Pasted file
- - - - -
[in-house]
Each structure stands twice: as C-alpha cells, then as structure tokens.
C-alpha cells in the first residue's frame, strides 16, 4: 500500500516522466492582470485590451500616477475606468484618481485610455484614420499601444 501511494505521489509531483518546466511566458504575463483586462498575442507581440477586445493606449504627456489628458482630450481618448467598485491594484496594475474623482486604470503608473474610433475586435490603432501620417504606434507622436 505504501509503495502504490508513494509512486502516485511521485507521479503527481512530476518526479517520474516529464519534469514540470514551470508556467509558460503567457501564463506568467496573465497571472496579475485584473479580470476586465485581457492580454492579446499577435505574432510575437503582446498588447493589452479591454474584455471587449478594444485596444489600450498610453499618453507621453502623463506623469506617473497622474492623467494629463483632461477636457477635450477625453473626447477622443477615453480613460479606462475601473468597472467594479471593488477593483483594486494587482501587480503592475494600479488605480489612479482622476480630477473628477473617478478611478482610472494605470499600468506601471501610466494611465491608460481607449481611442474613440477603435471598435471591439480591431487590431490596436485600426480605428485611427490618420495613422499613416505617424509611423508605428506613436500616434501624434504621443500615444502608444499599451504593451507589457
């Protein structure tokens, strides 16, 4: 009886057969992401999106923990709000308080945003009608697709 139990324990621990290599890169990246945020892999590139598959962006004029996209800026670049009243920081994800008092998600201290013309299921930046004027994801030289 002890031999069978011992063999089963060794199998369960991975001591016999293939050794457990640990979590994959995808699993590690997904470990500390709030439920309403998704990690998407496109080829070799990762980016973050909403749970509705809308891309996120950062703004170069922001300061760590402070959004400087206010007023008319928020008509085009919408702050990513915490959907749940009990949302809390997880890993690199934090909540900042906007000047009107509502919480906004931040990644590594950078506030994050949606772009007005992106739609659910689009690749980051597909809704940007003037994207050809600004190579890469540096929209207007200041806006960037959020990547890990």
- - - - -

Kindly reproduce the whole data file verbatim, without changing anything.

[in-house]
Each structure stands twice: as C-alpha cells, then as structure tokens.
C-alpha cells in the first residue's frame, strides 16, 4: 500500500516522466492582470485590451500616477475606468484618481485610455484614420499601444 501511494505521489509531483518546466511566458504575463483586462498575442507581440477586445493606449504627456489628458482630450481618448467598485491594484496594475474623482486604470503608473474610433475586435490603432501620417504606434507622436 505504501509503495502504490508513494509512486502516485511521485507521479503527481512530476518526479517520474516529464519534469514540470514551470508556467509558460503567457501564463506568467496573465497571472496579475485584473479580470476586465485581457492580454492579446499577435505574432510575437503582446498588447493589452479591454474584455471587449478594444485596444489600450498610453499618453507621453502623463506623469506617473497622474492623467494629463483632461477636457477635450477625453473626447477622443477615453480613460479606462475601473468597472467594479471593488477593483483594486494587482501587480503592475494600479488605480489612479482622476480630477473628477473617478478611478482610472494605470499600468506601471501610466494611465491608460481607449481611442474613440477603435471598435471591439480591431487590431490596436485600426480605428485611427490618420495613422499613416505617424509611423508605428506613436500616434501624434504621443500615444502608444499599451504593451507589457
């Protein structure tokens, strides 16, 4: 009886057969992401999106923990709000308080945003009608697709 139990324990621990290599890169990246945020892999590139598959962006004029996209800026670049009243920081994800008092998600201290013309299921930046004027994801030289 002890031999069978011992063999089963060794199998369960991975001591016999293939050794457990640990979590994959995808699993590690997904470990500390709030439920309403998704990690998407496109080829070799990762980016973050909403749970509705809308891309996120950062703004170069922001300061760590402070959004400087206010007023008319928020008509085009919408702050990513915490959907749940009990949302809390997880890993690199934090909540900042906007000047009107509502919480906004931040990644590594950078506030994050949606772009007005992106739609659910689009690749980051597909809704940007003037994207050809600004190579890469540096929209207007200041806006960037959020990547890990």